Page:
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Tests Passed, We Move Forward with Another Round of IL-2

Posted by on July 12, 2010 in IL-2, Immunotherapies (IL-2, IL-15, PD-1s, etc.), Medical Procedures and Other Drugs, My Health Updates - No comments

 

Today’s test results, giving us the thumbs-up to move forward with another cycle of IL-2 treatment, made Yanni worthwhile.

I rode up to Durham from Savannah yesterday with my mom, as Dena had to take the girls back to DC. I did not have the foresight to check my parents’ musical collection before getting on the road.

Yanni.

Celine Dion.

The Carpenters.

We did have an Alabama anthology, but I realize now that I don’t hold Alabama with the same esteem as I did back in the Eighties. Or maybe it was listening to the same CD over and over for six hours, afraid, deeply afraid, to insert the Yanni CD into the player. And speaking of the Carpenters, I was upset that Muskrat Love wasn’t included in their anthology. I was preparing to write a strongly worded letter to the producers — pointing out that a song with such a freakish and disturbing title should be included on any anthology produced, ever. Then I realized that Muskrat Love was Captain and Tennille song.

No Captain and Tennille in the car.

So it was a long ride. But it was worth it. We got the go-ahead this morning to move forward with the next round of treatments. I passed the morning’s heart tests with flying colors. The technician put one of those cold-jellied sonogram cameras against my chest and said that she didn’t see any “leakage.”  Which seemed positive.

She turned the monitor so that I could watch the images of my heart as she took photographs. The angle of the camera was such that only the two ventricles showed, and one atrium. Which on the black and white of the sonogram created the shape of a human skull, with two huge black eye sockets and a twisted gaping mouth that seemed to open and close rhythmically. The effect was that of a death’s head skull working a crowd into a frenzy, Hitler-like. Or perhaps banging out rhymes to some rap song. I found myself entranced, wanting to tap my fingers along with this eerie little creature. I started making up my own raps, singing to the drumbeat of my heart, until the tech told me to shut the hell up and lay still.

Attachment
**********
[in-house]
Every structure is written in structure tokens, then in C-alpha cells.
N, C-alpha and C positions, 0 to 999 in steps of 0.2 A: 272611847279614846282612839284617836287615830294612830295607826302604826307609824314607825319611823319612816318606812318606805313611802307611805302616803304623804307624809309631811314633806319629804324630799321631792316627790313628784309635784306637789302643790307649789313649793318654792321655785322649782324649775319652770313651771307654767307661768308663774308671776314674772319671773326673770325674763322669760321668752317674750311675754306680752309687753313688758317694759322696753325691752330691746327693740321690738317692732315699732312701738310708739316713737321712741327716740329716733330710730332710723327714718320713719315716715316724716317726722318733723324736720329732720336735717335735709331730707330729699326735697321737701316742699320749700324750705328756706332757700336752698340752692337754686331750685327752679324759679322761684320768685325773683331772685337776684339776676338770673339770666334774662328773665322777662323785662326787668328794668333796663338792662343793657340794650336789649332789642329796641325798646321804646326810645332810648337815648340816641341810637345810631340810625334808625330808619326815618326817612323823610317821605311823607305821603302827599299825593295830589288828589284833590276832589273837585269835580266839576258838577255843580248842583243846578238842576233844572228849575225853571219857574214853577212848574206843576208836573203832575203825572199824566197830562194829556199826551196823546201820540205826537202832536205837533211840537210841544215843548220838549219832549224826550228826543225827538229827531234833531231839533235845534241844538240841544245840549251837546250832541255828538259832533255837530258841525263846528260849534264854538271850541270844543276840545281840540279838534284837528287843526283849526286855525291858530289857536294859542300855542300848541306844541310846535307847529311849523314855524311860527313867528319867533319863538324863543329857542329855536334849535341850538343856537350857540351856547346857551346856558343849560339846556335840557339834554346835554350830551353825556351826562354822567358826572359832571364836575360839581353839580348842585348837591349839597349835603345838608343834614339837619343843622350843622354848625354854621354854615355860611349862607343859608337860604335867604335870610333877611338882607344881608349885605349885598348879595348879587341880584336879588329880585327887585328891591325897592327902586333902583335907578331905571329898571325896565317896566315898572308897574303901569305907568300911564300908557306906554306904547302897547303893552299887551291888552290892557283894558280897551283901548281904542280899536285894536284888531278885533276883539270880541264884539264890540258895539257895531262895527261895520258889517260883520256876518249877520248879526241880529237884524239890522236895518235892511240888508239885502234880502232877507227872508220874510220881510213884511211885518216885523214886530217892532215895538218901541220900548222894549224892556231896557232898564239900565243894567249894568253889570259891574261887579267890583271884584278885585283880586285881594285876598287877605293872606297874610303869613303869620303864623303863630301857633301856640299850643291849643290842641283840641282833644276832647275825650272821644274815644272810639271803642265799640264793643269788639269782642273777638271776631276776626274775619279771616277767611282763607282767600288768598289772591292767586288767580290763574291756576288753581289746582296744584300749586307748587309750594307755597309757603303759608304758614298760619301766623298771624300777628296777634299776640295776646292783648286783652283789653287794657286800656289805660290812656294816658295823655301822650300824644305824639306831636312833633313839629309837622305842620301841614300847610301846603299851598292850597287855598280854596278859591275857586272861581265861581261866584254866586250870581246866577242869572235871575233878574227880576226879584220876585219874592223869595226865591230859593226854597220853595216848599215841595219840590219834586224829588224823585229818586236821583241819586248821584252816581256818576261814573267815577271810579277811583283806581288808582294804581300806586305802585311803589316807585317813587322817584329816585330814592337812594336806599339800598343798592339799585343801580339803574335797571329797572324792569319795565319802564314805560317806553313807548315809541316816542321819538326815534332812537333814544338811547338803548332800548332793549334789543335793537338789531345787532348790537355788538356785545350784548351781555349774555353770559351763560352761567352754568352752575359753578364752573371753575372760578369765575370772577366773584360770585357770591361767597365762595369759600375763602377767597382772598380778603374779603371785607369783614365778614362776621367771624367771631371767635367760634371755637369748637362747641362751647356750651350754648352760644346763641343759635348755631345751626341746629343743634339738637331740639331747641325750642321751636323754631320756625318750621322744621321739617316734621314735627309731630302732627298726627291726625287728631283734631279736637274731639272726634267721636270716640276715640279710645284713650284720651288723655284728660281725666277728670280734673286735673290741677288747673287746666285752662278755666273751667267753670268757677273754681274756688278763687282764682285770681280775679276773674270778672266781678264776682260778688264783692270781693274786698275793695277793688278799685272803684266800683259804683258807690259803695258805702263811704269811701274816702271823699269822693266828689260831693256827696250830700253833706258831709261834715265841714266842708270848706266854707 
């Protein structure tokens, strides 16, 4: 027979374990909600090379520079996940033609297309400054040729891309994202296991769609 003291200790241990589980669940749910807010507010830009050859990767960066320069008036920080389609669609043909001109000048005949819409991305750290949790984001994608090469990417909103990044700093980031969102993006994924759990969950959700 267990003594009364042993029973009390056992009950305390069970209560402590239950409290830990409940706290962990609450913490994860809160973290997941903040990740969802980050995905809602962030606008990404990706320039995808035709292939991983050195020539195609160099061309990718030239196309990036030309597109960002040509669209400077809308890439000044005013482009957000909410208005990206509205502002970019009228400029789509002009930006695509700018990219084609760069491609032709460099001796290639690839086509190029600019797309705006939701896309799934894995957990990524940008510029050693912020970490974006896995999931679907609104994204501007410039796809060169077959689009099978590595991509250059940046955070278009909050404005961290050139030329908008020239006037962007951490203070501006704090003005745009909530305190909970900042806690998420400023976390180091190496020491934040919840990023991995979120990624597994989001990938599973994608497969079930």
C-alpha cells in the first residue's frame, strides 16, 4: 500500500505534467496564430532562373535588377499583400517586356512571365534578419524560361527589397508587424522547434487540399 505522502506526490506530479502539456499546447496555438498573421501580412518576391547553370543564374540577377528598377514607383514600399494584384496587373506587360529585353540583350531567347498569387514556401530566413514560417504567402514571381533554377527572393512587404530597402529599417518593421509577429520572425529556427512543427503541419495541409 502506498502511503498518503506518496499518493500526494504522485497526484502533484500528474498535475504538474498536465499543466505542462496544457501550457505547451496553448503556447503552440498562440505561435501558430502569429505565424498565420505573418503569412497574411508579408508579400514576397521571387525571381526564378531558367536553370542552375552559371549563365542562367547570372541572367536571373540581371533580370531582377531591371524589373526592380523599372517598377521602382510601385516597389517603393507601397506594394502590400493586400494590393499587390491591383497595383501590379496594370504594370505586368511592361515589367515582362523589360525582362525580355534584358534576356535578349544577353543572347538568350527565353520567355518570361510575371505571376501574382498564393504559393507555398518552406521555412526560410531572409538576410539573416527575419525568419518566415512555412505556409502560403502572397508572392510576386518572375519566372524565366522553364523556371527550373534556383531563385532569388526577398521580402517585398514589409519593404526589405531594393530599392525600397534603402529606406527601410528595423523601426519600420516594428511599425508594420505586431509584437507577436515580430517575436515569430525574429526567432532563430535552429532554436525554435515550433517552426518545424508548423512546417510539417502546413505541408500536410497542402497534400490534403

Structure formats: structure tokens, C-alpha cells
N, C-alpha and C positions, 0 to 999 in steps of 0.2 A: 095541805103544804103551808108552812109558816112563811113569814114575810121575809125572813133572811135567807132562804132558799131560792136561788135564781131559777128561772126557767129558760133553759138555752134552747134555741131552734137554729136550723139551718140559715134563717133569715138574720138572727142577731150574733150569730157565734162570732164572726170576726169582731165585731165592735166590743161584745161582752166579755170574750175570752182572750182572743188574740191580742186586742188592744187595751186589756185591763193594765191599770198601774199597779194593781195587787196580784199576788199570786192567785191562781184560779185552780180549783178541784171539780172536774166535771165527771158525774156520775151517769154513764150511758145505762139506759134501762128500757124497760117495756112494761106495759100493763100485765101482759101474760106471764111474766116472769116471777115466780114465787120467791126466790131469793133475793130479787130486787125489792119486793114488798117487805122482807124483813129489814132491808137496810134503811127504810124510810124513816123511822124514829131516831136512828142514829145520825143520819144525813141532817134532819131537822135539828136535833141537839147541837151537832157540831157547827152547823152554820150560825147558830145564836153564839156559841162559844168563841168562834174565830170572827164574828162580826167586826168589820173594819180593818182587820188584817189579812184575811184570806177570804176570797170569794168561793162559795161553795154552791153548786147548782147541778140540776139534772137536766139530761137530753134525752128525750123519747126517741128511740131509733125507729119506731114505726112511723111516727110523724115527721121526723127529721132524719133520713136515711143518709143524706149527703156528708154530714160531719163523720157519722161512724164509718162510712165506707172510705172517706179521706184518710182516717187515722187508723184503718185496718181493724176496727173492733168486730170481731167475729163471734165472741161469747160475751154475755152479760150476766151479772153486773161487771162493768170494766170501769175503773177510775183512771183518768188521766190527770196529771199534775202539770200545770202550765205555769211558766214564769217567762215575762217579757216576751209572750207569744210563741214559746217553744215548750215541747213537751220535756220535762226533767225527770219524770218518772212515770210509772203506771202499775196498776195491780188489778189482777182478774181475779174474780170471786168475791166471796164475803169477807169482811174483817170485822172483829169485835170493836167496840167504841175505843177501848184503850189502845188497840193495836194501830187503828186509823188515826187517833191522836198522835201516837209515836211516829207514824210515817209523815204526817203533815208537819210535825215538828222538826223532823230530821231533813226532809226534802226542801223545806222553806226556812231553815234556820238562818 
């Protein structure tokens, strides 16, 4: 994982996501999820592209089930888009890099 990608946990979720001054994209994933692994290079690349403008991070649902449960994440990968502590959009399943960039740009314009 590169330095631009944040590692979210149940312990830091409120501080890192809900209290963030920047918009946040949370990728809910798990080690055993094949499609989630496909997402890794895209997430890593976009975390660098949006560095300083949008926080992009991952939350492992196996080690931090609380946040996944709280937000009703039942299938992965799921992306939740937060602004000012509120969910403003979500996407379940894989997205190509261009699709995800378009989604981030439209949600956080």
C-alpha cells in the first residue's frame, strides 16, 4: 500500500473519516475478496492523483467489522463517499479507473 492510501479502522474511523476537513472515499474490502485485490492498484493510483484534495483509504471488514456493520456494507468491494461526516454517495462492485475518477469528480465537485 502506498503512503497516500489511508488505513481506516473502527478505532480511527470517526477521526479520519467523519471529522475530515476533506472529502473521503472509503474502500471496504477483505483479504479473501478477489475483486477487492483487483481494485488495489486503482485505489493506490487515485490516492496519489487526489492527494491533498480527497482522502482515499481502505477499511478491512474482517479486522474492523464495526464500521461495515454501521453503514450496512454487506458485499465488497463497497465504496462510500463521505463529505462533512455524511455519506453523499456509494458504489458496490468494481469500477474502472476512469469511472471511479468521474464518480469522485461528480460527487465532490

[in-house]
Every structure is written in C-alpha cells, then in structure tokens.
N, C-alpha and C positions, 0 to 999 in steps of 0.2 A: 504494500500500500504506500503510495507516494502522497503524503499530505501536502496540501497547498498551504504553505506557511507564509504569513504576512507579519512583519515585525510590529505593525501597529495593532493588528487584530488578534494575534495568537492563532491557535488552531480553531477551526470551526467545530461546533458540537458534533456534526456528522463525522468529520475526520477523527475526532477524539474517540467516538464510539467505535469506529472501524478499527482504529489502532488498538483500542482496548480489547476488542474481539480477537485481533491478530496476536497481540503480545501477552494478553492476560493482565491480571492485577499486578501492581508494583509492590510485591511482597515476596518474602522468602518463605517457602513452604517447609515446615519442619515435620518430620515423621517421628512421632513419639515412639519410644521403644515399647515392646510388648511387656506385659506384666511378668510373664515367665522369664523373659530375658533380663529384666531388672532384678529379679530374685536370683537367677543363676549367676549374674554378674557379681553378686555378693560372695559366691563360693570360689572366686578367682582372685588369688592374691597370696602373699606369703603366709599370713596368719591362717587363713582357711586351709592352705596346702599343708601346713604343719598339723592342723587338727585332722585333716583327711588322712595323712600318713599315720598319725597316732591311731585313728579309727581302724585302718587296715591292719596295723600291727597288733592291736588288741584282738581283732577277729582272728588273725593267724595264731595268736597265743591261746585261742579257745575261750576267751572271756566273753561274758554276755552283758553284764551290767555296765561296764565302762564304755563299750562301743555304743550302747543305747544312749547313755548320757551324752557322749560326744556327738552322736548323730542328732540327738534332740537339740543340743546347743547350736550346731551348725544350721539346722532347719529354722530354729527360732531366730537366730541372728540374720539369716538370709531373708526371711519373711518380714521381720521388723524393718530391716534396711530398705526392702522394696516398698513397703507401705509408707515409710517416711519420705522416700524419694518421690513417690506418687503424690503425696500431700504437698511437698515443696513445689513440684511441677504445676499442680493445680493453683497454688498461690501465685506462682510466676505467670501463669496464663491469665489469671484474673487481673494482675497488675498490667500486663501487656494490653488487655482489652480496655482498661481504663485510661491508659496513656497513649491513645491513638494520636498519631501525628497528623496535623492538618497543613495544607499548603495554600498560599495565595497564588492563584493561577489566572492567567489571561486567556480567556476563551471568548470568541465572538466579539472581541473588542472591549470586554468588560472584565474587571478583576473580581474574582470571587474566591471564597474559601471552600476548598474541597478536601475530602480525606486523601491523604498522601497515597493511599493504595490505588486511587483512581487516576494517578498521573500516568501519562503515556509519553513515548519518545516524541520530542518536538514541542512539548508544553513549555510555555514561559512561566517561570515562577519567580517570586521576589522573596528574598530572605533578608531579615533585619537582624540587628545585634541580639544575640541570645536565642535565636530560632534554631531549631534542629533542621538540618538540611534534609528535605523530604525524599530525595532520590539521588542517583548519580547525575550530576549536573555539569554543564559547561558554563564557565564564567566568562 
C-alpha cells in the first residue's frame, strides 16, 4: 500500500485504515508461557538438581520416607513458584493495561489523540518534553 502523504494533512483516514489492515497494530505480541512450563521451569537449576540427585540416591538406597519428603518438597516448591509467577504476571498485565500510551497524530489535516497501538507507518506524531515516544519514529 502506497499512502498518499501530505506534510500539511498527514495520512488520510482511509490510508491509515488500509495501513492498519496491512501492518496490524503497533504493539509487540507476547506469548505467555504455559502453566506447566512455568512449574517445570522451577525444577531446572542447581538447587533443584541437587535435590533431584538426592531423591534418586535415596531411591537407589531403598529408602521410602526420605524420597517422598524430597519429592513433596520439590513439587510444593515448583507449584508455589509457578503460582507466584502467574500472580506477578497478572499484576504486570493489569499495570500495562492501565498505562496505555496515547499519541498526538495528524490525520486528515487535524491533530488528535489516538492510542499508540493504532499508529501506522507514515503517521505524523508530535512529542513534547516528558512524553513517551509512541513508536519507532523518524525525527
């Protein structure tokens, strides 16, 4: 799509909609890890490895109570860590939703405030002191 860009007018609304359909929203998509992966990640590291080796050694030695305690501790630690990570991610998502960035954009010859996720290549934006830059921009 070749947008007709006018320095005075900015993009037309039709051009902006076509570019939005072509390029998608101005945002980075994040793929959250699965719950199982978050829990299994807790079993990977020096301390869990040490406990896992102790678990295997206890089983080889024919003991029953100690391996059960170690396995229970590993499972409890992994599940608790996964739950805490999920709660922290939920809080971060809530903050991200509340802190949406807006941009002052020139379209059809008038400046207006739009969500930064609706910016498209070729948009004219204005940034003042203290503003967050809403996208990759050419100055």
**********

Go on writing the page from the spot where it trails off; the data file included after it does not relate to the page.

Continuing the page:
“Hold your breath. Now breathe. Hold it. Breathe. No leakage. Oh, I’m not supposed to tell you that.”

“It will be our secret,” I said.

Dr. Morse told me that he had been concerned that during the last treatment some symptoms emerged that looked ominously similar to heart damage and he wanted to take a look. However, the test was clean and we were good to move forward. My paranoia was … well, just that — paranoia. Dr. Morse still seemed skeptical that I could do a fourth round. “We’ll wait and see how the next scan looks,” he said.

So now I’m sitting in the admissions lobby waiting on “transport.” They won’t let you walk up alone to the 9th Floor. Nobody could go up unescorted because some patients had wandered off in the past and got lost, according to the lady at the front desk. Evidently we had some addled soul meandering into the transplant ward and waking up with a pig’s heart sewn into his chest.

So we wait on a wheelchair, and wait, excited as always for yellow socks and yellow bracelets warning the world that I approach.

 

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